Artisanal Baking: Immigrant-inspired Loaves in the Salt-Water-Flour Brigade


My Bread-u-Cation.

After criss-crossing the Midwest in search of great home bread bakers who immigrated to America—the Germans, Lebanese, Finnish, Amish, Polish, Hungarian, and more—I have compiled their fabulous family recipes with lengthy headnotes into a small book NOT SINCE SLICED BREAD. It is part of a series of three other single-subject titles on pie, barbecue, and vegetables.

Known as LittleBIGBooks, and hopefully published next spring, they are to publishing what farmers markets are to organic produce. Now that our passion for food runs high, these little books are the only substantial endeavor committed to under-reported cultural groups such as women, immigrant groups and African Americans.

I will be sharing some of the immigrant’s stories and recipes here. For every one of them, their loaf of choice weighs as heavily as the word “home.”

Amish Bread

Shipshewana, Indiana

In northern Indiana, where horses and buggies hug the straight country roads that border alfalfa and corn, silhouettes of women and children take in the last of the wash off clotheslines, barefoot, as though to better sense the warm air, grass, and dirt between their toes. This is 21st century America, and like places in Ohio and Pennsylvania, the Old Order Amish practice still thrives.

Dorcas and Loren Yoder and their four children—and maybe more, they’ll see what God has in store for them— live in an unremarkable two-story white frame house on a 15-acre homestead. Although they live an agrarian life, a leather craft business fashioning exotic animal skins into wallets and shoulder bags brings the money in.

There’s a downright simplicity to it all: the compliance to continue a lifestyle slicing their own bacon and pork chops from last winter’s slaughter; trading the second hog for a side of beef’; collecting their own hens’ eggs; growing their own vegetables; sewing their own garments; and taking out a deer once in a while.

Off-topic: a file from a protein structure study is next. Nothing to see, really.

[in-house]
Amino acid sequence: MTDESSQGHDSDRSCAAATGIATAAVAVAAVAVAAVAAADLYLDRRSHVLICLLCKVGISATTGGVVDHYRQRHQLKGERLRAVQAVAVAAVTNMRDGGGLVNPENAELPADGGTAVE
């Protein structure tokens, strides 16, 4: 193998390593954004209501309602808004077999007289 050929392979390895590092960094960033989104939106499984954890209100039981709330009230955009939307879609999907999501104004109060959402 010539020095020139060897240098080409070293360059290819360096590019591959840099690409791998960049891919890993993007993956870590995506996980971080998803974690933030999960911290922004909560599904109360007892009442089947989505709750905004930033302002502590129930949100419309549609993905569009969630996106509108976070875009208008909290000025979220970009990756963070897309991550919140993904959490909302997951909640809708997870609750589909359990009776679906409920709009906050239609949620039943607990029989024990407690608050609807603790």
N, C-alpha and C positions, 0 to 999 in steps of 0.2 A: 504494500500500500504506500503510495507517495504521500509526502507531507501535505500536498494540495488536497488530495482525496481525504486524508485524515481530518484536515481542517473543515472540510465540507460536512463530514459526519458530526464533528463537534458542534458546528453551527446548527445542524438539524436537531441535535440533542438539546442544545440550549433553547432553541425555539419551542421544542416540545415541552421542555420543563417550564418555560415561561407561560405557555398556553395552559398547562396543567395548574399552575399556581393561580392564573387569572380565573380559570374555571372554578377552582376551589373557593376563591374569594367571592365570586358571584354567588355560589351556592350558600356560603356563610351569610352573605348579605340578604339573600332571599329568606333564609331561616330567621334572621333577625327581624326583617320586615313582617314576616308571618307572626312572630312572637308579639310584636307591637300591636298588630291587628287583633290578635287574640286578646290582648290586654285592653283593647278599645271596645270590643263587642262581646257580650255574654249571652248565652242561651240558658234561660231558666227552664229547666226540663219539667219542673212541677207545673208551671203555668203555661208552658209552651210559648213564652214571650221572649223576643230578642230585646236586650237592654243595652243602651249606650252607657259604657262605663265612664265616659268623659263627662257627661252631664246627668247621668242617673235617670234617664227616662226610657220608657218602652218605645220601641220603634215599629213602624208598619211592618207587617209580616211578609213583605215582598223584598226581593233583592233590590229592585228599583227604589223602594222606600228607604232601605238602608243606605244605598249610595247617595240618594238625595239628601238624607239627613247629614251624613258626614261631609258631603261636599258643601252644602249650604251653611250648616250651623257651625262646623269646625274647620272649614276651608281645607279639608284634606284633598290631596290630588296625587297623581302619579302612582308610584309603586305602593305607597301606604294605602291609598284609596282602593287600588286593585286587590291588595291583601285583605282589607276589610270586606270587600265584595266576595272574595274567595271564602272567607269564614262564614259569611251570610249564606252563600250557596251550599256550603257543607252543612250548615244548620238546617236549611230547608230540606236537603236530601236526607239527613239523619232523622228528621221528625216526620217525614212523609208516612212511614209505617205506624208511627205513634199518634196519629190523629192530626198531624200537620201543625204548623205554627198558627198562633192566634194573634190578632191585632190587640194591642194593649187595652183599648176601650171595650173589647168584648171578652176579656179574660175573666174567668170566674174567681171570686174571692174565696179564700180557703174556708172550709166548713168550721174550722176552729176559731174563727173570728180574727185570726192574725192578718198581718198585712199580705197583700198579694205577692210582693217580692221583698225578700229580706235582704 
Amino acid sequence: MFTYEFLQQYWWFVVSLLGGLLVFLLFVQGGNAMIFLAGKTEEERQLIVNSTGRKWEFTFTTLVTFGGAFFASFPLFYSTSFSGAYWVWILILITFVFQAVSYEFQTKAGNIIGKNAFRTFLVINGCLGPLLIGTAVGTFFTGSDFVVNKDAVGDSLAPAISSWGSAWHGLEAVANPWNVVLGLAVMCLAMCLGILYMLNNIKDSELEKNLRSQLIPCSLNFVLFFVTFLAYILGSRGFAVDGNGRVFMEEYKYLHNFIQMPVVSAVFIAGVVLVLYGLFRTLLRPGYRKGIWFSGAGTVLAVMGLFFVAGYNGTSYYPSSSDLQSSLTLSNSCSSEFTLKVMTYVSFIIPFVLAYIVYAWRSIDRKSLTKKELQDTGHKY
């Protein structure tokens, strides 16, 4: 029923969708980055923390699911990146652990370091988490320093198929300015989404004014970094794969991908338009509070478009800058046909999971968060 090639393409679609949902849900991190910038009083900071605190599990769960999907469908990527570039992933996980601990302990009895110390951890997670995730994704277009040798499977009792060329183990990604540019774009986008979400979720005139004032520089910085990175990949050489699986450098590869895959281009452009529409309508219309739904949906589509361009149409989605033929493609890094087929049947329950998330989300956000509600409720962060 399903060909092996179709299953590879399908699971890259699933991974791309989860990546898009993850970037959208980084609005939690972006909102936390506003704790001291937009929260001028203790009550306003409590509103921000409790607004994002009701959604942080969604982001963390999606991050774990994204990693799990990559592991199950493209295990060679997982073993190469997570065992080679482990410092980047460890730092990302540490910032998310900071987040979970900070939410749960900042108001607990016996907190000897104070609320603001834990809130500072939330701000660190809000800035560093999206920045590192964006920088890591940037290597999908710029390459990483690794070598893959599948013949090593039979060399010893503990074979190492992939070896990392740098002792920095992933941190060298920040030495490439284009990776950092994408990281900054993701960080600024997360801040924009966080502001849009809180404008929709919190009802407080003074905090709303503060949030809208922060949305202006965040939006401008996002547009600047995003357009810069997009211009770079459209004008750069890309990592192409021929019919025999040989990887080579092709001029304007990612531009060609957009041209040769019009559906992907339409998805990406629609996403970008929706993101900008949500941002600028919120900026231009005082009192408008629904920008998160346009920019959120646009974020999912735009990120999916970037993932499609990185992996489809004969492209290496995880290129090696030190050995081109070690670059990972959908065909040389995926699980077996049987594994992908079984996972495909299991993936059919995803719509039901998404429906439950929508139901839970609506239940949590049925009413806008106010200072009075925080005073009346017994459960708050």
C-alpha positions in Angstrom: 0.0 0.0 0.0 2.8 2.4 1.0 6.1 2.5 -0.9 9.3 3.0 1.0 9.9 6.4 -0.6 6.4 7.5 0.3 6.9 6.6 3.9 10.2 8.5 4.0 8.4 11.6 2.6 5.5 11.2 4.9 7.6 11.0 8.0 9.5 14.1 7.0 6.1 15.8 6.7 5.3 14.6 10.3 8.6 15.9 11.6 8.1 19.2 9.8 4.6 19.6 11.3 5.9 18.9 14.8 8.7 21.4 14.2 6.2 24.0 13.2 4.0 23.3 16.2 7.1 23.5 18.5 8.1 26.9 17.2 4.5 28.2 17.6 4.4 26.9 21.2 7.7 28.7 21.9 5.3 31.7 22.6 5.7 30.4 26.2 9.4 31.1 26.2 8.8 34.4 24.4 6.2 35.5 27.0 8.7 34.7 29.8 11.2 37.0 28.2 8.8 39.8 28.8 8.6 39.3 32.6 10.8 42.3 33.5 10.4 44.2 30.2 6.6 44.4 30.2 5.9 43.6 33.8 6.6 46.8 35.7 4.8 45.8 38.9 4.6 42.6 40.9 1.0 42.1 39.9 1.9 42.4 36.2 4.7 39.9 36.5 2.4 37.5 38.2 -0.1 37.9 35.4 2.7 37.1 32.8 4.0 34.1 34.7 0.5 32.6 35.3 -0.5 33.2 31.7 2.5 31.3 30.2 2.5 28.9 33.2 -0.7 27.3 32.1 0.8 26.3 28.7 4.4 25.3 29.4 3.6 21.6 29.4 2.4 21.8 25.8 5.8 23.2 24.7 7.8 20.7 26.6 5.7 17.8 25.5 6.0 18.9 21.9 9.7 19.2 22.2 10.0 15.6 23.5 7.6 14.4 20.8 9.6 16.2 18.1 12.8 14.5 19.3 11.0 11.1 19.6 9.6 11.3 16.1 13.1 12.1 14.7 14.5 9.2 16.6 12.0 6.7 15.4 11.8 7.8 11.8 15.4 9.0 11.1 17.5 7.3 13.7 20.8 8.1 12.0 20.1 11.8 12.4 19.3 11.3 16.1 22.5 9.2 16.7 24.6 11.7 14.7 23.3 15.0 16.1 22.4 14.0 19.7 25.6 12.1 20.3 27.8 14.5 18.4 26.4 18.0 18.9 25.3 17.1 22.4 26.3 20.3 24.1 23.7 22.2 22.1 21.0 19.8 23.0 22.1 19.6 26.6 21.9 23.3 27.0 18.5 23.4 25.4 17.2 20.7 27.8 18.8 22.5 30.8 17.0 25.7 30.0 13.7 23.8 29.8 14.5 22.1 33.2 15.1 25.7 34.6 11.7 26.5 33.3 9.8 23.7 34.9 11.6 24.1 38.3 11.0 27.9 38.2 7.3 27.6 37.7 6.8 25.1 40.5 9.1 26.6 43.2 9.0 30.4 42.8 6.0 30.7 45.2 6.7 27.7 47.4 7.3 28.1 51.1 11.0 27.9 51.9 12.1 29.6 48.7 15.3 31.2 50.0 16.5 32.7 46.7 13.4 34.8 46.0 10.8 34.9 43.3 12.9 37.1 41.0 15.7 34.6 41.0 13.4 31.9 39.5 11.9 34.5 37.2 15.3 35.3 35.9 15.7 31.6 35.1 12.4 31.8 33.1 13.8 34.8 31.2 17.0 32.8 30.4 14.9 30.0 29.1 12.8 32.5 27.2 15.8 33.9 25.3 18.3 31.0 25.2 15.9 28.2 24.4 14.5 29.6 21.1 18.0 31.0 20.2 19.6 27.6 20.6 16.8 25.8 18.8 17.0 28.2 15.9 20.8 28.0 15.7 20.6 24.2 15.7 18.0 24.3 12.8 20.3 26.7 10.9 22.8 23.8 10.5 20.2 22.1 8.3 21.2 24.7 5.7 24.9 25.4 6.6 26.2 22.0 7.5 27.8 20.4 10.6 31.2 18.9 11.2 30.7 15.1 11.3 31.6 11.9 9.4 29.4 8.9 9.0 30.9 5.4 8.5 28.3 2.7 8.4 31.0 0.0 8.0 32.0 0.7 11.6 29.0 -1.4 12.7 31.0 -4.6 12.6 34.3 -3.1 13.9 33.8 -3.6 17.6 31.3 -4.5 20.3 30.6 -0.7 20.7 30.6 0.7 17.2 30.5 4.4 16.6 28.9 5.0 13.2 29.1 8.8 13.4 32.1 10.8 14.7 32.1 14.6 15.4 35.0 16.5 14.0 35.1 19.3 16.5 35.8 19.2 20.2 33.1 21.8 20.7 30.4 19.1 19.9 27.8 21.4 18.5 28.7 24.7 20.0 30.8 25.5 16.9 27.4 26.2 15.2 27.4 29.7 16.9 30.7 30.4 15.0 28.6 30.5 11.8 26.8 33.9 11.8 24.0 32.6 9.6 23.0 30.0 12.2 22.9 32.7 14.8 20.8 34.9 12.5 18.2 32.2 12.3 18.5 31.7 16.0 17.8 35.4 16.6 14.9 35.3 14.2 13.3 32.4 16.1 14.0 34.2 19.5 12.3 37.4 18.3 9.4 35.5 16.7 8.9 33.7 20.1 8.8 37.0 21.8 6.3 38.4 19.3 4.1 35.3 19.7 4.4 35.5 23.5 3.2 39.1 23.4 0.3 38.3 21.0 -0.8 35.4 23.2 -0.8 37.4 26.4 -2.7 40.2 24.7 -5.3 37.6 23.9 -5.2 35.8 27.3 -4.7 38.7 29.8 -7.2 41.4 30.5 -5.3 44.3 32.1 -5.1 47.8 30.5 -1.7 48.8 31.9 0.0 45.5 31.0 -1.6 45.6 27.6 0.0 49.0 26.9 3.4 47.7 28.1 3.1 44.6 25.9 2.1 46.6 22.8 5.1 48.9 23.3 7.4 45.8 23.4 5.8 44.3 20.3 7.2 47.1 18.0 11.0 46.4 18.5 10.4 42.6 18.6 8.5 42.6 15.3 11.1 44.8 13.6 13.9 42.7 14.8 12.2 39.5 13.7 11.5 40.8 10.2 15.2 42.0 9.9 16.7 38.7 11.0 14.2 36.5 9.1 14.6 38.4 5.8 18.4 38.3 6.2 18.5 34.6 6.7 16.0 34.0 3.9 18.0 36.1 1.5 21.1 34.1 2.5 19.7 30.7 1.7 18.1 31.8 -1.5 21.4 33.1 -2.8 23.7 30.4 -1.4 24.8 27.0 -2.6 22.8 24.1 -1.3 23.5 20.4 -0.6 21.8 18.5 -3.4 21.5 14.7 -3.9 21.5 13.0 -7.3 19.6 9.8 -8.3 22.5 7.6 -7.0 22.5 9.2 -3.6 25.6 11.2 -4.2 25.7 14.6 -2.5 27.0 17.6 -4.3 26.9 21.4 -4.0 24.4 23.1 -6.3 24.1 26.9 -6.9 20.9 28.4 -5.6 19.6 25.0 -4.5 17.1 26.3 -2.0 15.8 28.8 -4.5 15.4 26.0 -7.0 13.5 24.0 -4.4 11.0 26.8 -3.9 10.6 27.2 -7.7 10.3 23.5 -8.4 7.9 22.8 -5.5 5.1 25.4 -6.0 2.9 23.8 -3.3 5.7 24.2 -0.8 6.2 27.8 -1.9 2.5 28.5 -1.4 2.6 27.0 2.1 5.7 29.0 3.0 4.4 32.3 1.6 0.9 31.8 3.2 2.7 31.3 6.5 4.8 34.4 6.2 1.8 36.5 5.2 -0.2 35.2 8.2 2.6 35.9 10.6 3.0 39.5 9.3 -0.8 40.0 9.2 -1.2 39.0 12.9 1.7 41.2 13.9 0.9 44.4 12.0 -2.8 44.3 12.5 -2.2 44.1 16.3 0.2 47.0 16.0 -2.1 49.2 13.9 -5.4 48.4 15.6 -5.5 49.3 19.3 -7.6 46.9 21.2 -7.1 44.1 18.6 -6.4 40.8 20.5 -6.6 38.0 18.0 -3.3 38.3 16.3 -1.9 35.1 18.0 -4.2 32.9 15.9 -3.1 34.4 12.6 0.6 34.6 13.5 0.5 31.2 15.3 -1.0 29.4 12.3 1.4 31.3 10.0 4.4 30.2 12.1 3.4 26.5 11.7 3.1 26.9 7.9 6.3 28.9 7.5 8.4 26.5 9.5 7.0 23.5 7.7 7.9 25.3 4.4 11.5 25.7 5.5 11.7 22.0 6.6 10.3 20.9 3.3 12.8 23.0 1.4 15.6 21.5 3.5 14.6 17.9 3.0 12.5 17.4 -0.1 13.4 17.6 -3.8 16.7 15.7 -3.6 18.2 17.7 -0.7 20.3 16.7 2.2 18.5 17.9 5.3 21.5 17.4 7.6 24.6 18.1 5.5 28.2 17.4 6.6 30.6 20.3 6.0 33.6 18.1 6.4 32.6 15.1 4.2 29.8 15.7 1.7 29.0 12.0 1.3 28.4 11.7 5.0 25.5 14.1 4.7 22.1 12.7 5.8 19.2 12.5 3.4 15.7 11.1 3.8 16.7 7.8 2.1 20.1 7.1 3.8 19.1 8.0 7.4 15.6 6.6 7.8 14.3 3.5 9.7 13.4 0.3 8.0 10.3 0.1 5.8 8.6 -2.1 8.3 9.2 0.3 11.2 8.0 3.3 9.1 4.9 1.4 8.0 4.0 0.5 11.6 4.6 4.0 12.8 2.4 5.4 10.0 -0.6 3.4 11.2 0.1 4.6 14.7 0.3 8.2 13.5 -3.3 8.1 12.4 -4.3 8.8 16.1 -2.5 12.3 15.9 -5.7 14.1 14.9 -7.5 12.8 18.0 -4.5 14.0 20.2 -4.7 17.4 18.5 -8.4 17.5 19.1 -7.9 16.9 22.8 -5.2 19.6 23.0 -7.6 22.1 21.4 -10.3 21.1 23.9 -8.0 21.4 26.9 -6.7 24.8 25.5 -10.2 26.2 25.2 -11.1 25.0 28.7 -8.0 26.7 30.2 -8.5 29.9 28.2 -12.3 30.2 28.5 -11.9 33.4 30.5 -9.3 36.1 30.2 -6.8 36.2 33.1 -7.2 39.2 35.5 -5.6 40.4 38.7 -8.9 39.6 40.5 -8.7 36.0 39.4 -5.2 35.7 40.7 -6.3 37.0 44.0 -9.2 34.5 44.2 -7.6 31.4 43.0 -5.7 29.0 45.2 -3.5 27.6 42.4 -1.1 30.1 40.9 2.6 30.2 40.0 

This recipe came to Dorcas by way of her mother, a descendant of the Rüegsegger family who left the Emmental valley near Bern, Switzerland, in search of religious freedom. Every Tuesday, when her seven loaves come out of the oven, Dorcas said “it has a wonderful yeasty smell when it’s rising,” then stopped herself from tieing her bread to their final resting place: “It smells… almost like heaven.”

Yield: 3 loaves


3-1/4 cups warm water, separated into ¾ cup and 2-1/2 cups

1-1/2 tablespoons dry yeast

6 tablespoons plus 1 teaspoon sugar

2 tablespoons salt

1/3 cup vegetable oil

2 cups fine whole wheat flour

7 cups unbleached flour

Crisco for greasing bowl

Butter for brushing tops of cooked loaves


  1. Mix ¾ cup water, yeast, and a teaspoon of sugar in a large bowl. Whisk until dissolved.
  2. Add 2-1/2 cups water, mix well; add rest of sugar, salt, and vegetable oil. Mix with a whisk.
  3. Add whole wheat flour. Beat with a hand egg beater until well mixed.
  4. Add white flour. Stir, then knead until dough is nice and soft. You may need to add more flour if dough is sticky.
  5. Place dough on a floured surface, flop the bowl over it, and let rise for 10 minutes. Knead a little bit and put back in large greased bowl, cover with plastic and put in a warm place to rise for one hour.
  6. Knead gently for 40 seconds; place in bowl again and cover with plastic. Let dough rise for ½ hour.
  7. Knead again for 40 seconds. Repeat this procedure three more times.
  8. After the last time, remove the dough from the bowl, divide into thirds (this will give you loaves that each weigh 1-1/2 pounds), place on a floured surface and roll out to a rectangle 8-inches wide X 20-inches long.
  9. Roll up like cinnamon rolls, place seam on bottom. Pinch ends together and tuck underneath.
  10. Grease the top of dough with vegetable oil and place gently in a heavily greased bread pan 9-5/8” X 5-1/2” X 2-3/4”. Stick with a fork to release air bubbles.
  11. Repeat this procedure until all pans are filled. Place filled pans in a warm place, cover with plastic, let rise until they are about 1-inch above the pan (about 1-to 1-1/2 hours)
  12. Bake at 350-degrees for about 25 minutes or until light brown. Remove from oven; butter the tops of the loaves.
  13. Immediately cover with a paper towel, then cover with plastic wrap to soften the bread. Leave it like that for ½ hour. Place in a plastic bag.

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